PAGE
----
Competitive Sealed Bidding-this changed the time frame for action against a surety on a performance bond from one to five years from completion of a contract and defines when a contract has been completed. This gives the county a bit more authority and gives the county additional time to sue. County Attorney Tara McGee said the longer period gives the county time to accurately assess any damages that may result from the breach of a contract but does not increase the term of the bond. Five years, she said, is the standard in Virginia.

Sharpe raised concerns that this would place smaller contractors at a disadvantage, forcing the county to use larger, and more expensive, contractors. Neil Spoonhower, District 2, asked if this would increase the cost of a contract. John Lumpkins, Jr., District 3 said this could increase the cost of a bond. He too was concerned about placing an extra burden on smaller contractors.

 Director of Purchasing Wanda Tormey said the length of a bond can increase its cost. She said that on larger projects, like the courthouse, the longer period is to the county’s advantage
The supervisors voted to defer a decision to their August 4 meeting to gather more detailed information on the consequences of the change.

Small purchase maximum- this increases the maximum amount of small purchases from $100,000 to $150,000 and changes to amount of capital projects needing board of supervisors’ approval from projects over $100,000 to projects over $150,000.

Farm equipment- adds farm equipment used for forest harvesting and silvicultural activities to the list of personal property tax exemptions, effective January 1, 2021.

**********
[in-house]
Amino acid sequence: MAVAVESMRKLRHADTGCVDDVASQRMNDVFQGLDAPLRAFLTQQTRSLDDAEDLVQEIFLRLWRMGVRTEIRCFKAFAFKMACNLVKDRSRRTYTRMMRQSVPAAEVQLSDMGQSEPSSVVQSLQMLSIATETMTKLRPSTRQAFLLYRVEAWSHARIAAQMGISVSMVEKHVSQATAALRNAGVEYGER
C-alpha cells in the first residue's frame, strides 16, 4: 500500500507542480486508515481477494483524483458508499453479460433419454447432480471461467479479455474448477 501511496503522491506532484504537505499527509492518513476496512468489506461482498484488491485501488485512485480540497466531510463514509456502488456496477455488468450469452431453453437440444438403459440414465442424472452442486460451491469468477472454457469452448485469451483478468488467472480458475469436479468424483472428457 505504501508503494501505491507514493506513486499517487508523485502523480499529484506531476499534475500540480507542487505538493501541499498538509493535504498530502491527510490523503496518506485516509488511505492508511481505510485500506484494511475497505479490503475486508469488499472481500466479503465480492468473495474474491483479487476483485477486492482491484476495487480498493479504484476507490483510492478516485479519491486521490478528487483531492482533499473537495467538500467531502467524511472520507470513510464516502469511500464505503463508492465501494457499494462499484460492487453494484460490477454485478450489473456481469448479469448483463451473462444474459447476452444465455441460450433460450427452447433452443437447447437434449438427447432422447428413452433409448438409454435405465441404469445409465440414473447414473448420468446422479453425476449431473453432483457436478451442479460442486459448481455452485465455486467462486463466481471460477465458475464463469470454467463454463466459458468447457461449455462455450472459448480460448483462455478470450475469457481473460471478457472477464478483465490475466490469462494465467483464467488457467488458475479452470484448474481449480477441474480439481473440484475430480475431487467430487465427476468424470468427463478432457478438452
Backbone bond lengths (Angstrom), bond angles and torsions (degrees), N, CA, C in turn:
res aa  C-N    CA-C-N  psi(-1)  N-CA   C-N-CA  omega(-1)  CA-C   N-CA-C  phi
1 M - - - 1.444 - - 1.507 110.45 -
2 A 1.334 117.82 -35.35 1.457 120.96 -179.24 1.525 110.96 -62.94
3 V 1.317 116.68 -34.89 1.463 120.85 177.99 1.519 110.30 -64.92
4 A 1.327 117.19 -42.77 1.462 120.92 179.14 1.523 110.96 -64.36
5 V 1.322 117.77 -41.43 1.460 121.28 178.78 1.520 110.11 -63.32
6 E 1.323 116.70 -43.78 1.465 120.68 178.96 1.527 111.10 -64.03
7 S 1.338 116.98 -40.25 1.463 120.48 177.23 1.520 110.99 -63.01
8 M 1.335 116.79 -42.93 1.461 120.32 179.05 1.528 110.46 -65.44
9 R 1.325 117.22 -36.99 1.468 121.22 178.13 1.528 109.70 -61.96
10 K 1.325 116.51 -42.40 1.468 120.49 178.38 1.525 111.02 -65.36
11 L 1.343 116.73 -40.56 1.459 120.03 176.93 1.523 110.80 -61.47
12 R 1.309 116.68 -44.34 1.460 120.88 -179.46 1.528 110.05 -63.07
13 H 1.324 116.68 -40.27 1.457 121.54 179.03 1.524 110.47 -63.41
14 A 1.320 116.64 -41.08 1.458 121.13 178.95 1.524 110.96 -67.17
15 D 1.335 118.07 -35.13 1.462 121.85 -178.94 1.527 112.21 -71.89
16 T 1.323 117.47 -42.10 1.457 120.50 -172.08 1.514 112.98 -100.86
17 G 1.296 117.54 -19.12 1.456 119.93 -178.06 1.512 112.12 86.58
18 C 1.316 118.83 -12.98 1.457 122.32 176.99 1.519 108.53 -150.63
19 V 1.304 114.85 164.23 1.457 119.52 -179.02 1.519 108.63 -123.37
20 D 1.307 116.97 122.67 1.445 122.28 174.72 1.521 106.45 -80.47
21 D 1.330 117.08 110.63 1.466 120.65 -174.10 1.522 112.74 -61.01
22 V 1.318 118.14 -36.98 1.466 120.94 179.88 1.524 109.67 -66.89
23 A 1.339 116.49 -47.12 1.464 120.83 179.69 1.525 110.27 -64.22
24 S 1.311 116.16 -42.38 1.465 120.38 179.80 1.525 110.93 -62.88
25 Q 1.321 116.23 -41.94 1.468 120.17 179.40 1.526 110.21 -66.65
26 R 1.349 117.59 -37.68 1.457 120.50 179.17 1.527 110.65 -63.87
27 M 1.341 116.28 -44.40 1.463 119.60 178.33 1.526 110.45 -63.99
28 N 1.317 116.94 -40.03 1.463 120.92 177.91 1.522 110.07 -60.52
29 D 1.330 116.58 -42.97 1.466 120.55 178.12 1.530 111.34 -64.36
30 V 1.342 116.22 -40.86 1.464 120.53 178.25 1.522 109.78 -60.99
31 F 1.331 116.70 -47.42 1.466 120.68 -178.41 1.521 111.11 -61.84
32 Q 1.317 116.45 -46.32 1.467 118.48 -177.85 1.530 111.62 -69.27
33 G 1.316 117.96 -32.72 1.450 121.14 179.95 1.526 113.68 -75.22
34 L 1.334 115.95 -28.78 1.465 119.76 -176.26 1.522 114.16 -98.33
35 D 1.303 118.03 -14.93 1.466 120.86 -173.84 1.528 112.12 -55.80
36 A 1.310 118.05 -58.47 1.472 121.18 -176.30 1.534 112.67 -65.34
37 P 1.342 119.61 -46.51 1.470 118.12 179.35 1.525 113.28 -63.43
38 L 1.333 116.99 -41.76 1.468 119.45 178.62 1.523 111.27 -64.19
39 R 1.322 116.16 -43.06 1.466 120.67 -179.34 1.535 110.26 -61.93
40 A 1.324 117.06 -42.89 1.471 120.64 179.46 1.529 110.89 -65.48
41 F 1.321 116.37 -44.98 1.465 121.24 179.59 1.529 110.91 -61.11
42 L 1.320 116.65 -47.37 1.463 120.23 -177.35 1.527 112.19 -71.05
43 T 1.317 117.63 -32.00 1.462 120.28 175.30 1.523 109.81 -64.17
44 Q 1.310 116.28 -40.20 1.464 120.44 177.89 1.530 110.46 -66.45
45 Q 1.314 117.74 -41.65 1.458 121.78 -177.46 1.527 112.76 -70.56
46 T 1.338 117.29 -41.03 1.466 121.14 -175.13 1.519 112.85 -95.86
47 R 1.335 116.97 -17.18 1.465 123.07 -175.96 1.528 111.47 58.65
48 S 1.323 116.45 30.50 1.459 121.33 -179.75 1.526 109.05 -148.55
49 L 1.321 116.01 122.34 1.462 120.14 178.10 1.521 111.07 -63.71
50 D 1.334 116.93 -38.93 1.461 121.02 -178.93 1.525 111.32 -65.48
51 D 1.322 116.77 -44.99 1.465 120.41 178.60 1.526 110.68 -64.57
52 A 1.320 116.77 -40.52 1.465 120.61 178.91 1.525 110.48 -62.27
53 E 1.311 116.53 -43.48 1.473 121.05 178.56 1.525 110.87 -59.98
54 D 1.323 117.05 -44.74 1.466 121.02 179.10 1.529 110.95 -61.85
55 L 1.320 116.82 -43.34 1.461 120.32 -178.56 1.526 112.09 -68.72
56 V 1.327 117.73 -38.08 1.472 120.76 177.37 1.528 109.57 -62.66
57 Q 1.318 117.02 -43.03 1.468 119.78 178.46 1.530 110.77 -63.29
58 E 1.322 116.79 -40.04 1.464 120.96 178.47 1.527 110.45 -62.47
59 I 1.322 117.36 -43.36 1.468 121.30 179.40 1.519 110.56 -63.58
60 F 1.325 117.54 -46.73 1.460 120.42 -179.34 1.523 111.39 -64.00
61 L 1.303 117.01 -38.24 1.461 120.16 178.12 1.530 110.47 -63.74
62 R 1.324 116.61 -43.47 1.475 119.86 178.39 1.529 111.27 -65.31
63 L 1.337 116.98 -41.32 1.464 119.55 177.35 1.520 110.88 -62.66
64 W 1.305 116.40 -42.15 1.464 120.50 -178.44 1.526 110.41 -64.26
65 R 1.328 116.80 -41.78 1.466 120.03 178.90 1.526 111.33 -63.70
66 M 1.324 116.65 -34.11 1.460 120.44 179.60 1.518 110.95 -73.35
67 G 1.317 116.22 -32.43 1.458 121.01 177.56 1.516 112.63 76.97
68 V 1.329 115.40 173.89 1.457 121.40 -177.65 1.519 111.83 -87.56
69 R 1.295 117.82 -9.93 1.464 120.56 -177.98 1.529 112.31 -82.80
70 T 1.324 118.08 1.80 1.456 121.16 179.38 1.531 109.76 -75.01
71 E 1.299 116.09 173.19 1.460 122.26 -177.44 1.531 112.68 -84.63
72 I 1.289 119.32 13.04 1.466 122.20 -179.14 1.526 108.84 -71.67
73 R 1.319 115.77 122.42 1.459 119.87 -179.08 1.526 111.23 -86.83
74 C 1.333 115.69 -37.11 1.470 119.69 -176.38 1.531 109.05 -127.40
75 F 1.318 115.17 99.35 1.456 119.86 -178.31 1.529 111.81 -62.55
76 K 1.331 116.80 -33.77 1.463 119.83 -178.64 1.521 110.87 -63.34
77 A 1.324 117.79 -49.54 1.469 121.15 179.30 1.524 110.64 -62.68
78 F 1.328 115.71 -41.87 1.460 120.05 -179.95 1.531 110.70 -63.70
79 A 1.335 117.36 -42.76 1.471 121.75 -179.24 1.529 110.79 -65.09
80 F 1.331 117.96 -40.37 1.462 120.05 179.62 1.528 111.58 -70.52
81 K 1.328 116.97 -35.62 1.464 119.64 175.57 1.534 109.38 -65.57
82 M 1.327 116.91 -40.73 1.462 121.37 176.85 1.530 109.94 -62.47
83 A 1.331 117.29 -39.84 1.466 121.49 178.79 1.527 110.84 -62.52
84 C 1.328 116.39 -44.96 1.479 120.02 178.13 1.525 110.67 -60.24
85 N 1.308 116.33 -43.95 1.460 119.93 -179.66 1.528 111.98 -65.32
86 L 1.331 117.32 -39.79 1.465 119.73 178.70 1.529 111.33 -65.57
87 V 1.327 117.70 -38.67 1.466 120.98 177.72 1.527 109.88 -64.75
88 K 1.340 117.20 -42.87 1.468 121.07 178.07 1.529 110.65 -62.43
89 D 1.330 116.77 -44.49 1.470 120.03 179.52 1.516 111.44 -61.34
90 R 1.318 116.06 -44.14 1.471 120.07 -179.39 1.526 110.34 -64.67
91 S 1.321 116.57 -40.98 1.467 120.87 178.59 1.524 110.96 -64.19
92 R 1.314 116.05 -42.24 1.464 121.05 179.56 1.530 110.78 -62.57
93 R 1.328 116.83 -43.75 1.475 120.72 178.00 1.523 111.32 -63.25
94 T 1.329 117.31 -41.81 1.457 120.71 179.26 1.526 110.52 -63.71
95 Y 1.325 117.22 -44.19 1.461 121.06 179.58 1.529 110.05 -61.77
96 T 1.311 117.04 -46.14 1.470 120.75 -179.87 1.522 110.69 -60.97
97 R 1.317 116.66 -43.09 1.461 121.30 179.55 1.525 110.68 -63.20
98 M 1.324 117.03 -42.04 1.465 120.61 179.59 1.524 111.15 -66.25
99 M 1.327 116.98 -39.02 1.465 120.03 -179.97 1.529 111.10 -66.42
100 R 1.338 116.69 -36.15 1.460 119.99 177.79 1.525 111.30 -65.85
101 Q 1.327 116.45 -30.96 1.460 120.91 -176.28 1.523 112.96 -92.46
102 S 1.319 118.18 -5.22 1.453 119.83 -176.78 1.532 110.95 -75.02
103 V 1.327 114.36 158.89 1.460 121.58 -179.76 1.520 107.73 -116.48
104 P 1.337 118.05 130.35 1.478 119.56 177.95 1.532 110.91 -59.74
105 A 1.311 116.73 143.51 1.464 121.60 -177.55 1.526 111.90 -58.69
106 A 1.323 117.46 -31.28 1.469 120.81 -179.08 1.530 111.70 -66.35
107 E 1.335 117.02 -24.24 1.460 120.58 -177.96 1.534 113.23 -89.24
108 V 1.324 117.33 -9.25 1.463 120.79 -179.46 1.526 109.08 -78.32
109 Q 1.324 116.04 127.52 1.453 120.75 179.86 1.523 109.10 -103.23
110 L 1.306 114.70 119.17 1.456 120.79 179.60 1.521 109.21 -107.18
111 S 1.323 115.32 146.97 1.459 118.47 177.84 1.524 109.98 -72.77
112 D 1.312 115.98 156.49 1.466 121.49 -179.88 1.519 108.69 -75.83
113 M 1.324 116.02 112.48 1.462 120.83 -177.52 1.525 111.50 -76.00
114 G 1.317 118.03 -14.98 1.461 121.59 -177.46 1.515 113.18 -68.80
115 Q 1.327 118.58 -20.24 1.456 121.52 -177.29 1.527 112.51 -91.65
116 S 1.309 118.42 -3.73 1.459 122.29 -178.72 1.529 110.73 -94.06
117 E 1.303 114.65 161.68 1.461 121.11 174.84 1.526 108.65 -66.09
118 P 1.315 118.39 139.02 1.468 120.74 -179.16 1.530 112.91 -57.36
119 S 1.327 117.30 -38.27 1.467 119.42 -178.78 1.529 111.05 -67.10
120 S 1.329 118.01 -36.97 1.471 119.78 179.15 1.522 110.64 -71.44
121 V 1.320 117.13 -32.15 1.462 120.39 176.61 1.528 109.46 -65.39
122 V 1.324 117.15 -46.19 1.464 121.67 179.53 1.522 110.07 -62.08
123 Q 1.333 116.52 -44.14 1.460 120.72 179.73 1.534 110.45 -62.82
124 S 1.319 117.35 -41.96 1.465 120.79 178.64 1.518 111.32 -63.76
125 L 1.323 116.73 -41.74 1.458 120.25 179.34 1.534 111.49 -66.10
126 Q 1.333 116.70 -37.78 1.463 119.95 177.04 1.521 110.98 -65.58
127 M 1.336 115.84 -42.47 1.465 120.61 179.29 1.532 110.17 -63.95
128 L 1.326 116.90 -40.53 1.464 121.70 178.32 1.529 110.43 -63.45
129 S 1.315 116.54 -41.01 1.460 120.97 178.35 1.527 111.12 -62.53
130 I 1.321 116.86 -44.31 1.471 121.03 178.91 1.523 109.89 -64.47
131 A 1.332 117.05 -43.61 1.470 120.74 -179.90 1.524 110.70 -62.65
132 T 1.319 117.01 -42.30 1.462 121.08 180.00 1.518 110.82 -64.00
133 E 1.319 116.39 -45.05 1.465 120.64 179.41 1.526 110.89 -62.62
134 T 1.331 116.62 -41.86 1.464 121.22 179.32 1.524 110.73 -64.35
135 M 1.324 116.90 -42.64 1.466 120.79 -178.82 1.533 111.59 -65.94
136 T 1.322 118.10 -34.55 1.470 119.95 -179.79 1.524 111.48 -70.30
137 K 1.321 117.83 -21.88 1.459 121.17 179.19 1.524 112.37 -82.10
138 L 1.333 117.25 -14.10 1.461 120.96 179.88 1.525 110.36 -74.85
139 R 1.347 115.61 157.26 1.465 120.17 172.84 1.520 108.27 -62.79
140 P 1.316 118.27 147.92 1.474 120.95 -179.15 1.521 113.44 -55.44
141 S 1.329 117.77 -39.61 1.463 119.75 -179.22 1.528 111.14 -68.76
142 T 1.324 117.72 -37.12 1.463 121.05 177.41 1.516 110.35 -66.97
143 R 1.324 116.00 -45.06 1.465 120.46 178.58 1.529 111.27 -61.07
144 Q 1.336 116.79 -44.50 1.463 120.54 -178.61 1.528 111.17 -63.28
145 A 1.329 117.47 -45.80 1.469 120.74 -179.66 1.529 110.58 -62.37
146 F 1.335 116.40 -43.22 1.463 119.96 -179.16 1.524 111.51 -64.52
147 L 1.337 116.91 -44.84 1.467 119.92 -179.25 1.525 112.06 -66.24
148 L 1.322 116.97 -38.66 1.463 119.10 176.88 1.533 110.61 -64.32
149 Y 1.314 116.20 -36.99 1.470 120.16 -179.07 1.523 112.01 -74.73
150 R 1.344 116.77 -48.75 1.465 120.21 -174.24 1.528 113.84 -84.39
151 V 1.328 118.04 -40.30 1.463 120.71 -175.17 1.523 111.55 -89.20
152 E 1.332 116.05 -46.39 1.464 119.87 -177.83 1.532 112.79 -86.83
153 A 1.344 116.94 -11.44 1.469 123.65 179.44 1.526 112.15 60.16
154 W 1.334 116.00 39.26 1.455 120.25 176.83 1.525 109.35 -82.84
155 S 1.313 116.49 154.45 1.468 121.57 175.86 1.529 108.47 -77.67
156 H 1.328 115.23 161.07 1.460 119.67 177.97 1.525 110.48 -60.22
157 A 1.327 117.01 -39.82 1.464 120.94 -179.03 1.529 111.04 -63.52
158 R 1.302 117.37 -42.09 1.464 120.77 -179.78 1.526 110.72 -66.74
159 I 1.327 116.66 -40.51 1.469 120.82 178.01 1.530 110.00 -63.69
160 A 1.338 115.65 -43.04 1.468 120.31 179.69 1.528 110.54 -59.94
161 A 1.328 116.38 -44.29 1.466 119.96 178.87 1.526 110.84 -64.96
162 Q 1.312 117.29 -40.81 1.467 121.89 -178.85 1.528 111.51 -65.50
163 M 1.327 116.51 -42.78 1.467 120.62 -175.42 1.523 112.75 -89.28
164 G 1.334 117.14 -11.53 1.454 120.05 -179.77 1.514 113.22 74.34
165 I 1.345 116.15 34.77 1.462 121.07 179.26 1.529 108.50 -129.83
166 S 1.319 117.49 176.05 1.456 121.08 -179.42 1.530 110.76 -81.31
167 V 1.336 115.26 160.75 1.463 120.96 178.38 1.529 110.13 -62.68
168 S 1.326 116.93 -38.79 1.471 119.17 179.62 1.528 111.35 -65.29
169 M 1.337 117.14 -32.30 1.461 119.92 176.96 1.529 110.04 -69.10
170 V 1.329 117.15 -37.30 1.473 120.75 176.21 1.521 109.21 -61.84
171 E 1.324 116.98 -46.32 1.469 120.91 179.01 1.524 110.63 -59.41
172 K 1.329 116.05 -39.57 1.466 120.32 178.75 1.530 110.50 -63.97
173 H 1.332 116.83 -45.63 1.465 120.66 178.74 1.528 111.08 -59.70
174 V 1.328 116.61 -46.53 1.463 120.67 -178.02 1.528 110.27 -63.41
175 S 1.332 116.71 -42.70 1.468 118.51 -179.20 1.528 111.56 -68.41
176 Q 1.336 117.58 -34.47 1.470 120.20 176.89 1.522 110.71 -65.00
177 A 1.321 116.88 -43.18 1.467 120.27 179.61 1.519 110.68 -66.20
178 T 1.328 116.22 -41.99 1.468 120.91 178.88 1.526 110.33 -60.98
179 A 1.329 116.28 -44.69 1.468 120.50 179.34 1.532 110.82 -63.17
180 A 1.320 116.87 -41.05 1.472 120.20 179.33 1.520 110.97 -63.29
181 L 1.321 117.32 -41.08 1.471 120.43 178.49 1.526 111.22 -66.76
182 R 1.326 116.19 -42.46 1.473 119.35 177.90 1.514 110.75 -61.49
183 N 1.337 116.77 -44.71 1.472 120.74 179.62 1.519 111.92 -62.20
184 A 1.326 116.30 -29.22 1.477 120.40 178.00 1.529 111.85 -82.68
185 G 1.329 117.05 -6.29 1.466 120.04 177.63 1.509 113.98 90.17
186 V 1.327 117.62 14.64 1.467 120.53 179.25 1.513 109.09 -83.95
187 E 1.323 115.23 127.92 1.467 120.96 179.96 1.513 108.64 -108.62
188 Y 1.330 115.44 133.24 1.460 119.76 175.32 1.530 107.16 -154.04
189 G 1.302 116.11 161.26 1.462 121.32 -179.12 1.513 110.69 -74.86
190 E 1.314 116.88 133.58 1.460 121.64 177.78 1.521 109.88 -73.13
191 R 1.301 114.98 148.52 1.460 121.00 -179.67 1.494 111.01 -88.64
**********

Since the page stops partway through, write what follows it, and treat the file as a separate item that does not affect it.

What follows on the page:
Court fees- increases the courtroom security fee from $10 to $20. These fees are available to be used for courthouse security or equipment expenses, but their use must be approved by the board of supervisors. This is part of court costs levied on convictions in addition to a $5 fee for courthouse maintenance and construction.  The $10 fee has generated about $50,000 historically. Past practice has used these finds to cover the cost of courthouse security personnel. The effective date is August 1, 2020.

Friday, July 10, 2020

The new normal

Goochland County entered phase 3 reopening on July 1.  Although a special called meeting was held on June 10, the first regularly scheduled meeting of the Board of Supervisors since March happened on July 7. Masks are required in the administration building, and seats were marked to ensure proper social distancing. Highlights from the afternoon session follow.

At the start of the afternoon session, both Board Chair Susan Lascolette, District 1, and Interim County Administrator Derek Stamey “gave a shout out” to Commissioner of the Revenue Jennifer Brown and her staff for going above and beyond the call of duty during the pandemic.

People wait for their turn at  Goochland DMV Select

During the lockdown, Goochland’s DMV Select was one of the few branches of that agency to remain open in the entire STATE. People have been coming to Goochland from quite a distance to take advantage of this for months. On July 7, for example, tents supplied with cold water were set up outside the admin building to provide some relief from the heat for people waiting their turn. The county purchased a pager system to ensure that only a limited number of people enter the building at a time. Kudos to Brown and her staff for adapting to the emergency and continuing to work through the pandemic for the citizens in a safe manner. Demand for these services has been high, said Stamey. He reported that on July 6, more than 700 DMV Select transactions were completed; the count for a “normal” day is around 200.